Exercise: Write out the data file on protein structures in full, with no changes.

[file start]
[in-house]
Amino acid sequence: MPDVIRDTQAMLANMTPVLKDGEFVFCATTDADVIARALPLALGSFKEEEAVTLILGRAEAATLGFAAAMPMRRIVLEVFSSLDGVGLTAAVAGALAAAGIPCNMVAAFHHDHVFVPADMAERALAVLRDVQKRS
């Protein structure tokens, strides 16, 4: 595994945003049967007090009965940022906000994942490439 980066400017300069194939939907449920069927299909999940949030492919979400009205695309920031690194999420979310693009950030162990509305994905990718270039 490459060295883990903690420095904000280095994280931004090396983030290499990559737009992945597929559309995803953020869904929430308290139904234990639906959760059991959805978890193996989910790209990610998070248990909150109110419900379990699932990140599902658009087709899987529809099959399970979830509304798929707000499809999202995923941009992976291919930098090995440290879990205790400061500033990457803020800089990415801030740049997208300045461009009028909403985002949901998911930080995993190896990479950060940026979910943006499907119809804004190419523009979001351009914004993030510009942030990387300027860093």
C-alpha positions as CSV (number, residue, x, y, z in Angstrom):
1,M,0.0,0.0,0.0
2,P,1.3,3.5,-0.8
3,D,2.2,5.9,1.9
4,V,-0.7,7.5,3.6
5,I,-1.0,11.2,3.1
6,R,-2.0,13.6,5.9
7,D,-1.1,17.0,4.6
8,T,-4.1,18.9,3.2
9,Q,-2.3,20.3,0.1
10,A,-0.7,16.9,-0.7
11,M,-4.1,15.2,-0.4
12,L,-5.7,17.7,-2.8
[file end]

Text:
[in-house]
Amino acid sequence: MPDVIRDTQAMLANMTPVLKDGEFVFCATTDADVIARALPLALGSFKEEEAVTLILGRAEAATLGFAAAMPMRRIVLEVFSSLDGVGLTAAVAGALAAAGIPCNMVAAFHHDHVFVPADMAERALAVLRDVQKRS
């Protein structure tokens, strides 16, 4: 595994945003049967007090009965940022906000994942490439 980066400017300069194939939907449920069927299909999940949030492919979400009205695309920031690194999420979310693009950030162990509305994905990718270039 490459060295883990903690420095904000280095994280931004090396983030290499990559737009992945597929559309995803953020869904929430308290139904234990639906959760059991959805978890193996989910790209990610998070248990909150109110419900379990699932990140599902658009087709899987529809099959399970979830509304798929707000499809999202995923941009992976291919930098090995440290879990205790400061500033990457803020800089990415801030740049997208300045461009009028909403985002949901998911930080995993190896990479950060940026979910943006499907119809804004190419523009979001351009914004993030510009942030990387300027860093």
C-alpha positions as CSV (number, residue, x, y, z in Angstrom):
1,M,0.0,0.0,0.0
2,P,1.3,3.5,-0.8
3,D,2.2,5.9,1.9
4,V,-0.7,7.5,3.6
5,I,-1.0,11.2,3.1
6,R,-2.0,13.6,5.9
7,D,-1.1,17.0,4.6
8,T,-4.1,18.9,3.2
9,Q,-2.3,20.3,0.1
10,A,-0.7,16.9,-0.7
11,M,-4.1,15.2,-0.4
12,L,-5.7,17.7,-2.8